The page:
IPOH, April 30 — More than 40 shops in Brinchang, Cameron Highlands, closed for business yesterday to protest the implementation of a one-way traffic system in the area.
Regional Environmental Awareness of Cameron Highlands (Reach) president Ramakrishnan Ramasamy said people were unhappy with the new system as it cut into their housing area, putting their safety at risk.
“Due to the one-way traffic system, all heavy vehicles are diverted to the housing area and safety of residents, especially children, are in jeopardy.”
He said the trial run for the one-way system started on March 17 and was to end on April 16, but had since been extended until May. The pilot project was meant see its effectiveness in reducing traffic.
“Businesses in the area have been affected since the system was introduced and up to 50 per cent of tourists find it difficult to drive a longer distance to get to shops in the area.”
He said about 1,300 residents signed a petition to protest the one-way traffic system and handed it to the Regent of Pahang, Tengku Mahkota Tengku Abdullah Sultan Ahmad Shah during his visit to Cameron Highlands on March 25. However, the petition was of no avail.
Tengku Abdullah had during his visit in February tasked the police, district council and land office to come up with a solution to address congestion in Brinchang, Ringlet and Tanah Rata.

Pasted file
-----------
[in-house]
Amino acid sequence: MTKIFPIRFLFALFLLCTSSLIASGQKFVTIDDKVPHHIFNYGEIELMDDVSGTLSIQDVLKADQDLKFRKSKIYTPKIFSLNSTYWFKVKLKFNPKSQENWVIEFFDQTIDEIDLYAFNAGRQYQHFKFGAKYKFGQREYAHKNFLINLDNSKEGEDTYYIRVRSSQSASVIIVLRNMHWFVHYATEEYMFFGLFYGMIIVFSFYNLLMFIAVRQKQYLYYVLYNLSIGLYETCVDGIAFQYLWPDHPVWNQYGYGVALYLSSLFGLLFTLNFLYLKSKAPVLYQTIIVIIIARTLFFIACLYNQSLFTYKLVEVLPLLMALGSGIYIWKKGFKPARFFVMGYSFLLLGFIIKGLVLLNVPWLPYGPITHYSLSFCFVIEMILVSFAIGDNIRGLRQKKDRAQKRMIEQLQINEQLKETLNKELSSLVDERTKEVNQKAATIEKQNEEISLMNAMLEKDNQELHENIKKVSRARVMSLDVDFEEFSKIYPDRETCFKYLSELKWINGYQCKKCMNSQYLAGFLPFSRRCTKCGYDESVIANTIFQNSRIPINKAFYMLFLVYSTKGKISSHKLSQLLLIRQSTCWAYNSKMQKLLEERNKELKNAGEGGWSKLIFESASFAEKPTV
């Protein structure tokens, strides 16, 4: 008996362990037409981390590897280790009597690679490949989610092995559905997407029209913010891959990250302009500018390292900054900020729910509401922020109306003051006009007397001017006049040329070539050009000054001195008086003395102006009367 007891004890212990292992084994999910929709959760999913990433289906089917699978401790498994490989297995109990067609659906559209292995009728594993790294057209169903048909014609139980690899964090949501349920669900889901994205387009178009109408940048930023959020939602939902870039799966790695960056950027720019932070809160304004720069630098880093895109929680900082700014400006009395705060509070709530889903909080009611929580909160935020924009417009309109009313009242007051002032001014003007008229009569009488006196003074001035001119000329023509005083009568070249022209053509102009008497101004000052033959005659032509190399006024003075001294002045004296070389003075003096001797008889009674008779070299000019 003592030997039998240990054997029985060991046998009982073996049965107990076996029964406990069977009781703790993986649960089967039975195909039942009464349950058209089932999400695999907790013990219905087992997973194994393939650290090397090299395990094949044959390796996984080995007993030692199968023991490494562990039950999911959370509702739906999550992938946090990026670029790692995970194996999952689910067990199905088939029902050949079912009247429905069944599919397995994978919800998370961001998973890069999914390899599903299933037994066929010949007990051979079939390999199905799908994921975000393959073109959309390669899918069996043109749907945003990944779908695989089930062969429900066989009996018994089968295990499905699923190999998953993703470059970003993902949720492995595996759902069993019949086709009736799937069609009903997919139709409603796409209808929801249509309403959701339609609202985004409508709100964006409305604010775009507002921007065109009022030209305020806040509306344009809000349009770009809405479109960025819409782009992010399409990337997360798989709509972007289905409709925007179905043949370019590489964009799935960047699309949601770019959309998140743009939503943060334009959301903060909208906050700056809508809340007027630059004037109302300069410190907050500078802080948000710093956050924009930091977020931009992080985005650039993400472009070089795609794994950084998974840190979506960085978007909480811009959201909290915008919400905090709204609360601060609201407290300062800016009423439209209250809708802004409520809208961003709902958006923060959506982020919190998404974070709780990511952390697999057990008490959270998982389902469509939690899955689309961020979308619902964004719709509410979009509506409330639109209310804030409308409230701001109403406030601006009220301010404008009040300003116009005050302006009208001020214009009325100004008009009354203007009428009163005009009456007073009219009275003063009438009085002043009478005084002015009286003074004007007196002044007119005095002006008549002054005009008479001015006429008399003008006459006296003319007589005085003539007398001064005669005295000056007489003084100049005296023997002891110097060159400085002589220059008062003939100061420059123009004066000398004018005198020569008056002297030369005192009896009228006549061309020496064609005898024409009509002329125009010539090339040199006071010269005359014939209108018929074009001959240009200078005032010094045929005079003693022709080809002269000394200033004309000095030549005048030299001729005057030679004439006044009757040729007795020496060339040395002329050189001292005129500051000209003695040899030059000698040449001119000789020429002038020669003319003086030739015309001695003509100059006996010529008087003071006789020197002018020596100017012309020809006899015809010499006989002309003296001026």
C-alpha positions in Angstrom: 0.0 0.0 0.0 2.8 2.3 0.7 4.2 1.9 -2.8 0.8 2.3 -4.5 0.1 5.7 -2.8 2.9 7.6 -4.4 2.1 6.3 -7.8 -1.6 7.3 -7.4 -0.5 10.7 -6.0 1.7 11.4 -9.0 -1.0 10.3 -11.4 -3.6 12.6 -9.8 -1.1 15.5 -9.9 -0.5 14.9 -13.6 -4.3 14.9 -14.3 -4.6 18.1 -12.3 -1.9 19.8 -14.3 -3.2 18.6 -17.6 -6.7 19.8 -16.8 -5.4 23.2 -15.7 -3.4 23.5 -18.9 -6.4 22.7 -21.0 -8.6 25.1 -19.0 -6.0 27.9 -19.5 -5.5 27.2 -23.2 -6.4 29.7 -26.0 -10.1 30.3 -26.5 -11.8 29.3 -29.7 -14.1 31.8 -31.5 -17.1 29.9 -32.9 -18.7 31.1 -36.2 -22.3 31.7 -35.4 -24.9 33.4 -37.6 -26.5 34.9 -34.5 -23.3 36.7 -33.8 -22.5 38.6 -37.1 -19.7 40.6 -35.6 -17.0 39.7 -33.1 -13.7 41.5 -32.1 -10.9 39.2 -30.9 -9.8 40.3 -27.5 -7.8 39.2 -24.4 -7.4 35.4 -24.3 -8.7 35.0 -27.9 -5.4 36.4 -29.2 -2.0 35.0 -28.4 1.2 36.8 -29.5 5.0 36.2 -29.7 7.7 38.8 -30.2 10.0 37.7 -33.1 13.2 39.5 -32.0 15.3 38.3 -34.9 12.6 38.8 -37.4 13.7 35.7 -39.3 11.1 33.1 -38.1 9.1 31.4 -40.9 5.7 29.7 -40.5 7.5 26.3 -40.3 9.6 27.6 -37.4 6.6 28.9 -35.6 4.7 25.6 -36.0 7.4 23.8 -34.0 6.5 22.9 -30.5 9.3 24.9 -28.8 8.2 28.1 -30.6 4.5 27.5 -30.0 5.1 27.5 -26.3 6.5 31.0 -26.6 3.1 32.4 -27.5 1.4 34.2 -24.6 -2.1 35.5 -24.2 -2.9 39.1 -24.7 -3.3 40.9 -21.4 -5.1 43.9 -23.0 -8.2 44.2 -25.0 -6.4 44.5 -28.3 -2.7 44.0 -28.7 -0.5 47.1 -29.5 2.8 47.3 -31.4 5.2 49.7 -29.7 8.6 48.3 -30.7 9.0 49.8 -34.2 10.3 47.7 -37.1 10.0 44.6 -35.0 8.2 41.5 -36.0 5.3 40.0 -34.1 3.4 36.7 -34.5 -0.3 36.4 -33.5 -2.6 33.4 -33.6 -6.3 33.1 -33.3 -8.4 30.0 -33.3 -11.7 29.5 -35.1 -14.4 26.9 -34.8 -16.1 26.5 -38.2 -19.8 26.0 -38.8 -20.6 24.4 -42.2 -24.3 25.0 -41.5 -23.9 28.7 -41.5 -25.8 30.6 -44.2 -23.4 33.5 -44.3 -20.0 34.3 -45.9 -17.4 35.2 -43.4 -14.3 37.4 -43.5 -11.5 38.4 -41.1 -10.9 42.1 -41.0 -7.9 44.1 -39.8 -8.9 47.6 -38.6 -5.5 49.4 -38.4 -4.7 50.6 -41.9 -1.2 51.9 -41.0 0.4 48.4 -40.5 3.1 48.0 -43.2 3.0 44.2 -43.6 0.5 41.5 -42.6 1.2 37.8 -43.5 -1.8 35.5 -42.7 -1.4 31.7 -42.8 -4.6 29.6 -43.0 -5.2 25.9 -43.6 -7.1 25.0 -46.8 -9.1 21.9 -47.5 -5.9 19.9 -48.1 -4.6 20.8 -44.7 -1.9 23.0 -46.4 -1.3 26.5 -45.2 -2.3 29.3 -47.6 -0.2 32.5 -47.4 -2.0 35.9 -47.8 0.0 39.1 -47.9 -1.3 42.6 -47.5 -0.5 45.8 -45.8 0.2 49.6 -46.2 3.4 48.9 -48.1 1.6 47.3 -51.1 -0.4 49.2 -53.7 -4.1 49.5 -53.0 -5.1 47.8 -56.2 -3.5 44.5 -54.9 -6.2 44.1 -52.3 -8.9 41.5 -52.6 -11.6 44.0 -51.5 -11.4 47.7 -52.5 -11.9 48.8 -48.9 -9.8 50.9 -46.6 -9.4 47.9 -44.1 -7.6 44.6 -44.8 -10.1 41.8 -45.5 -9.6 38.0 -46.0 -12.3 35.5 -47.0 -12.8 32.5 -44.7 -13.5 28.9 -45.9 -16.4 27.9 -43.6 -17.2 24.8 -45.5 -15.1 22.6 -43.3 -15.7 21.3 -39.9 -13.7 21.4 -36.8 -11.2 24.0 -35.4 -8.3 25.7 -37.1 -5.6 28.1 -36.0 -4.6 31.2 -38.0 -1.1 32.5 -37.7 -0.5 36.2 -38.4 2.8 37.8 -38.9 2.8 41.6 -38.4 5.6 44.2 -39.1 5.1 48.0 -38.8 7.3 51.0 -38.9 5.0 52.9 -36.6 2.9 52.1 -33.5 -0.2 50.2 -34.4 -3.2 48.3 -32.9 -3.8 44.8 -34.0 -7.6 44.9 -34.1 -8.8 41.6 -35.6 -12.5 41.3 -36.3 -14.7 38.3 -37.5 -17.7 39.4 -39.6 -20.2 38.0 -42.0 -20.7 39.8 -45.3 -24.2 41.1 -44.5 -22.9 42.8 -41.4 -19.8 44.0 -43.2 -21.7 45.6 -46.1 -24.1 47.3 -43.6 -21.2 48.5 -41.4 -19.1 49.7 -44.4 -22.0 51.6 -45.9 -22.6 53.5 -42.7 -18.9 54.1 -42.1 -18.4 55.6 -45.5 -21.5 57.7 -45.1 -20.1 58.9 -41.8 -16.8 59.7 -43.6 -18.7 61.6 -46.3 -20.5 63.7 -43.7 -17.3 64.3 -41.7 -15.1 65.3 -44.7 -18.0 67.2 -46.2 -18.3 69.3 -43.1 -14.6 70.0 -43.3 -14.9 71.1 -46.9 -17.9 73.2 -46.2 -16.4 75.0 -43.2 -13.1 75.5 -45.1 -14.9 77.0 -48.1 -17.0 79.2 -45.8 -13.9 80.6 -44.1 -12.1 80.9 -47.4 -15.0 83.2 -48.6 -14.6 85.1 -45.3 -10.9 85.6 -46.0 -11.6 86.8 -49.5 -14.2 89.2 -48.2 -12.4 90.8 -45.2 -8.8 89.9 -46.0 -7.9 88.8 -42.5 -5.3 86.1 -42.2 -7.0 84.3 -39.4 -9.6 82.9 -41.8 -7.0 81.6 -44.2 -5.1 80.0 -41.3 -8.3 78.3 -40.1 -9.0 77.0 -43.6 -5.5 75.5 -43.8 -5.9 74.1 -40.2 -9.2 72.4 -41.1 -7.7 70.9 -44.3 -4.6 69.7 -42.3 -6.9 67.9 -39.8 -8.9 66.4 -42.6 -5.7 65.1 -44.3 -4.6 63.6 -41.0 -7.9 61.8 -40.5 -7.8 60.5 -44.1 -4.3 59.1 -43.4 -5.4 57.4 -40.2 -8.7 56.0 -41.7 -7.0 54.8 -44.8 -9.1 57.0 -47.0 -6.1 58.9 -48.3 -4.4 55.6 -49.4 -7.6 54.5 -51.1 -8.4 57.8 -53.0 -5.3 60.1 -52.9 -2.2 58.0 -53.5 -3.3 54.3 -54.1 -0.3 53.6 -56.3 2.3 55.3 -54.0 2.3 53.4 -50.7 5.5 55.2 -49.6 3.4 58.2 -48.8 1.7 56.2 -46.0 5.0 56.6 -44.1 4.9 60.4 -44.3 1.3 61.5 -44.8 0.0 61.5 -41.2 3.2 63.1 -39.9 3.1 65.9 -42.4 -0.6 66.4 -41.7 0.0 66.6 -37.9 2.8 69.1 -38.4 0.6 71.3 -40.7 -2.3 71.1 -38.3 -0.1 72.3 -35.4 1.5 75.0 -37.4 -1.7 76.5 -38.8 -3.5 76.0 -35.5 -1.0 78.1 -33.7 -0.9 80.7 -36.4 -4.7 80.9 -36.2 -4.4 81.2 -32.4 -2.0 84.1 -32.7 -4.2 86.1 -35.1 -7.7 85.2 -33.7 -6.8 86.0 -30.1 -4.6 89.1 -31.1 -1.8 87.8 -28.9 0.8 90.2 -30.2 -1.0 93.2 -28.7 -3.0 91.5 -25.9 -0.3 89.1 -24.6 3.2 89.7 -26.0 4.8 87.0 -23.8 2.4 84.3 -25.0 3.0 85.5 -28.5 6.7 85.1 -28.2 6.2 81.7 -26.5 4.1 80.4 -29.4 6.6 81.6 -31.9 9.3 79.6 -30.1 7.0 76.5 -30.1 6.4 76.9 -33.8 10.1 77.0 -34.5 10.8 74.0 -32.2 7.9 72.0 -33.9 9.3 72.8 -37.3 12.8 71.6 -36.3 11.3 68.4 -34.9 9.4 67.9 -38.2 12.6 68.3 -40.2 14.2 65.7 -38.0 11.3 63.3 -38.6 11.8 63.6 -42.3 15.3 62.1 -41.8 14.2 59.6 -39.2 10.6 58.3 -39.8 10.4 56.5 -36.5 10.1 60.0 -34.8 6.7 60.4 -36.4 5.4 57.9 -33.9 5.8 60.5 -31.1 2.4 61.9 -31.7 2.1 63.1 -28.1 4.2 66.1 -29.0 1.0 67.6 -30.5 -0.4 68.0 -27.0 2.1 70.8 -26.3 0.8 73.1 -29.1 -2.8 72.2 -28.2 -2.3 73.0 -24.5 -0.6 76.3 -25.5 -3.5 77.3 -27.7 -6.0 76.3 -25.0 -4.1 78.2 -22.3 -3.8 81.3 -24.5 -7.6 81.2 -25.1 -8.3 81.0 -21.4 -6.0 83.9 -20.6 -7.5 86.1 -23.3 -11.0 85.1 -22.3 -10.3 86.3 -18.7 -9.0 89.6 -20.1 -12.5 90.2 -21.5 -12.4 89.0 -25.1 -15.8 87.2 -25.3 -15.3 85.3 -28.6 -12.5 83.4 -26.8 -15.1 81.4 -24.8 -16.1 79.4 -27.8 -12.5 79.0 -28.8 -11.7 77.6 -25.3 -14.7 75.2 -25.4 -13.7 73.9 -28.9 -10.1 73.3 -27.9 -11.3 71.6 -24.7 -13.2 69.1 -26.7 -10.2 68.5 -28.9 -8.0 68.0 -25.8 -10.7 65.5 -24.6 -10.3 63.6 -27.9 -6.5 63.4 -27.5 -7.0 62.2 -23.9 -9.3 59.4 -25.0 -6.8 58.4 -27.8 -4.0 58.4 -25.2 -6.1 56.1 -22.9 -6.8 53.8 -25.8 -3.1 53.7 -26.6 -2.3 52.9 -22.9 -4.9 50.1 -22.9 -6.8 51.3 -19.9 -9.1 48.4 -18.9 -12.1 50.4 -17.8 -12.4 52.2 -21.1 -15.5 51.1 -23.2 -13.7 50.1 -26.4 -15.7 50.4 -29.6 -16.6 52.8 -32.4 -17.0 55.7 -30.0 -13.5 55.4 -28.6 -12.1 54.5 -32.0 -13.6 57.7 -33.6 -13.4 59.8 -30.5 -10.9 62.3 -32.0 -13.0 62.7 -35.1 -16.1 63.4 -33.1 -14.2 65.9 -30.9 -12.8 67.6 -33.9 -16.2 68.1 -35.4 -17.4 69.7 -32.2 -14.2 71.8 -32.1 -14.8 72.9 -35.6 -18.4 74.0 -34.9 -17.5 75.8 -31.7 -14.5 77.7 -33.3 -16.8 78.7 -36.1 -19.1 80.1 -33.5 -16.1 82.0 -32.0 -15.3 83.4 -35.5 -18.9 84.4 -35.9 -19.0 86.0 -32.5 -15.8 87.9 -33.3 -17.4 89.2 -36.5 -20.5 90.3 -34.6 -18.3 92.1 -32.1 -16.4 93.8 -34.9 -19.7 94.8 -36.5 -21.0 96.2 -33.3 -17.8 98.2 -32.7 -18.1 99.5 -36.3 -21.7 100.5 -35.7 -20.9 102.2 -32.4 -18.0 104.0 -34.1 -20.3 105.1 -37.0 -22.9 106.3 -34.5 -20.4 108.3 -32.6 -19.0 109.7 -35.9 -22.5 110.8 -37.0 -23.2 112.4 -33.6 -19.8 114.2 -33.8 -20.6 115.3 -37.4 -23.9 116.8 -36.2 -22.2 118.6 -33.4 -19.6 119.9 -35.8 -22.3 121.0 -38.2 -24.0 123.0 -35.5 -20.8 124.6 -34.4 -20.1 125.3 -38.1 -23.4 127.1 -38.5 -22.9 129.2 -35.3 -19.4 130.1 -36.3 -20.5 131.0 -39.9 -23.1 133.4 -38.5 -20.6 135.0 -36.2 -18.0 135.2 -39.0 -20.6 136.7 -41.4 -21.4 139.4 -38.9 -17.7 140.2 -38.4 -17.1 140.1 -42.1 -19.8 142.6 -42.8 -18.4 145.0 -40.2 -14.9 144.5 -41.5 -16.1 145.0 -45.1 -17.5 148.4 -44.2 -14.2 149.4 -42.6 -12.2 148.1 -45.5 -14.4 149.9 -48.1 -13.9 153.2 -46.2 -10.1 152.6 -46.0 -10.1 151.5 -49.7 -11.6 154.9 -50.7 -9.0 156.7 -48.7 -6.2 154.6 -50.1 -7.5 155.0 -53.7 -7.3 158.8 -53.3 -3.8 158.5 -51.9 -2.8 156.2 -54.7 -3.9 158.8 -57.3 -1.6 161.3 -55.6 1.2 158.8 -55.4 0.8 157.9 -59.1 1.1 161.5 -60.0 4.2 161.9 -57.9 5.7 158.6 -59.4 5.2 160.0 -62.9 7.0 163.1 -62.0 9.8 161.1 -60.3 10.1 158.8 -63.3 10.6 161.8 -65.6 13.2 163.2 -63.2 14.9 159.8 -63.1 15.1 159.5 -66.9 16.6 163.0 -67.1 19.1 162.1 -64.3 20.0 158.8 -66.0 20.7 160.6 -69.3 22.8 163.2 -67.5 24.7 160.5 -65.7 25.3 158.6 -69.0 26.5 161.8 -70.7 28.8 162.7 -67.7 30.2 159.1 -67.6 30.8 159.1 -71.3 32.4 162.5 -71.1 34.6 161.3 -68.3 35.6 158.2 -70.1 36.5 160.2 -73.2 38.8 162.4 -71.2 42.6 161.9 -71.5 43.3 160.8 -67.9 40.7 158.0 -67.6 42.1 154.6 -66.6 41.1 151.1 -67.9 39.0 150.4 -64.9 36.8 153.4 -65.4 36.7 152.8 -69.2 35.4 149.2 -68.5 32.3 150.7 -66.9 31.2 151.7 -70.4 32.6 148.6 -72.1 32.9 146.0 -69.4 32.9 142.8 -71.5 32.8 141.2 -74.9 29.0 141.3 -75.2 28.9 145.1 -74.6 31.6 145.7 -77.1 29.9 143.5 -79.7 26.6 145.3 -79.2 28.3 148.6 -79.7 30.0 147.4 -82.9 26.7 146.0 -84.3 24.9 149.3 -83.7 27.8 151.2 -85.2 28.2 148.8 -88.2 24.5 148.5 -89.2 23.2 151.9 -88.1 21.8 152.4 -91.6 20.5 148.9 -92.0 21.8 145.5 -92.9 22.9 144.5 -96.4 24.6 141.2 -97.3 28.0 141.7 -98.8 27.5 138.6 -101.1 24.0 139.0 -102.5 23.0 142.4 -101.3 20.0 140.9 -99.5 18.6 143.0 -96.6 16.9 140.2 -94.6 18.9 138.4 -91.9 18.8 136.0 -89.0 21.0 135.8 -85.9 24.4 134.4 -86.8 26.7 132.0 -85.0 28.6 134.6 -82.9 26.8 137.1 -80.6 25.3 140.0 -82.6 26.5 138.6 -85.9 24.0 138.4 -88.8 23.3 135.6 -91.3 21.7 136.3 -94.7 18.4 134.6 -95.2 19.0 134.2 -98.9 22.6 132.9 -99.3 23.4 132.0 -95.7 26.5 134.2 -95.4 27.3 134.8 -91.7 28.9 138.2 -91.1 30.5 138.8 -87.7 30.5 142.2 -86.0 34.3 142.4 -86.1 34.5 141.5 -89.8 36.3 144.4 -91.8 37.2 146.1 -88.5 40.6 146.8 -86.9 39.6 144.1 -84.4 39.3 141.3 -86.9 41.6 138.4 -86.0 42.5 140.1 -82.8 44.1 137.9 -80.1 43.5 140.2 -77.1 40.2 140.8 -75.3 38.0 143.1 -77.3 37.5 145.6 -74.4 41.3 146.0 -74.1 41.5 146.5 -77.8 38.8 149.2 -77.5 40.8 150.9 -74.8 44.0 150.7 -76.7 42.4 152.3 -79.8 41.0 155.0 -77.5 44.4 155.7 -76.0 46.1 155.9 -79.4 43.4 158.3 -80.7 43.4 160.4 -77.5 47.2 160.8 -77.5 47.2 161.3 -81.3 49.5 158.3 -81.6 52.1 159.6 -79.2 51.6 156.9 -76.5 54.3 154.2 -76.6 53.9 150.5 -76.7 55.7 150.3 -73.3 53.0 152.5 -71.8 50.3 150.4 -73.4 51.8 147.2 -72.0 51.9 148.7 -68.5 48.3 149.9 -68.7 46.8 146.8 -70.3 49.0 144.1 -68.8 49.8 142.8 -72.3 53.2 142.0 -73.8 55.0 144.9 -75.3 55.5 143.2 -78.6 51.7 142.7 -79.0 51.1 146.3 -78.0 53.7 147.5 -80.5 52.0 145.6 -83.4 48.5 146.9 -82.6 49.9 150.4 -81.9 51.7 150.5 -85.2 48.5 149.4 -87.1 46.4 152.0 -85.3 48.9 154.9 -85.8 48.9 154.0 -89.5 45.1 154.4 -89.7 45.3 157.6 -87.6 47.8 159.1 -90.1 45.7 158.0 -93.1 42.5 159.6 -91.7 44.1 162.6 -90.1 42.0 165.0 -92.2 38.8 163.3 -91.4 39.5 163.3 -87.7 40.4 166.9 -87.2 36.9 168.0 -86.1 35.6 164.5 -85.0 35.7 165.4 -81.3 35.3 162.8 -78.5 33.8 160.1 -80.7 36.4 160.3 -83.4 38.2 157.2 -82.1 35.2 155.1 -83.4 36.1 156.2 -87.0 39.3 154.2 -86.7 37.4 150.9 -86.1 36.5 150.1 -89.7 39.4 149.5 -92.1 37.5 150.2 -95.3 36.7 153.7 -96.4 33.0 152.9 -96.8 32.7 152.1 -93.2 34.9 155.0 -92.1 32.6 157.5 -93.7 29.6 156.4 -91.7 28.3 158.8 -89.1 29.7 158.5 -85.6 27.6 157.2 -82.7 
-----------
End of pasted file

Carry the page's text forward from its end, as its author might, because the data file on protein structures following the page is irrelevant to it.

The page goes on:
Ramakrishnan said the authorities should continue with the two-way traffic system and assign the People’s Volunteer Corps (Rela) or traffic police to control traffic as the area is only congested for 20 days a year, mostly during public holidays.
A restaurant owner in Brinchang, Muhammad Nazri Arshar, 28, said: “Since the route has been changed to one-way, road users are taking advantage and speeding along the stretch.
“There are so many restaurants, government offices and a school along the road and with cars, lorries and pick-up trucks speeding, it’s dangerous for residents.
“There are also no signboards to indicate the speed limit. Something has to be done fast to ensure nothing untoward happens.”
Cameron Highlands district police chief Deputy Superintendent Hasadid A. Hamid said those who protested did not take into account the interest of others.
“Traffic jams are caused by tourists and residents parking their vehicles indiscriminately along the road shoulders.
“Residents should instead support action taken by the authorities to reduce congestion,” he said.
Based on observations, Hasadi said traffic jams, especially during public holidays, had been reduced from 90 to 45 minutes.
He also said traffic congestion along the Tanah Rata-Kea Farm route had been reduced to one lane from two previously.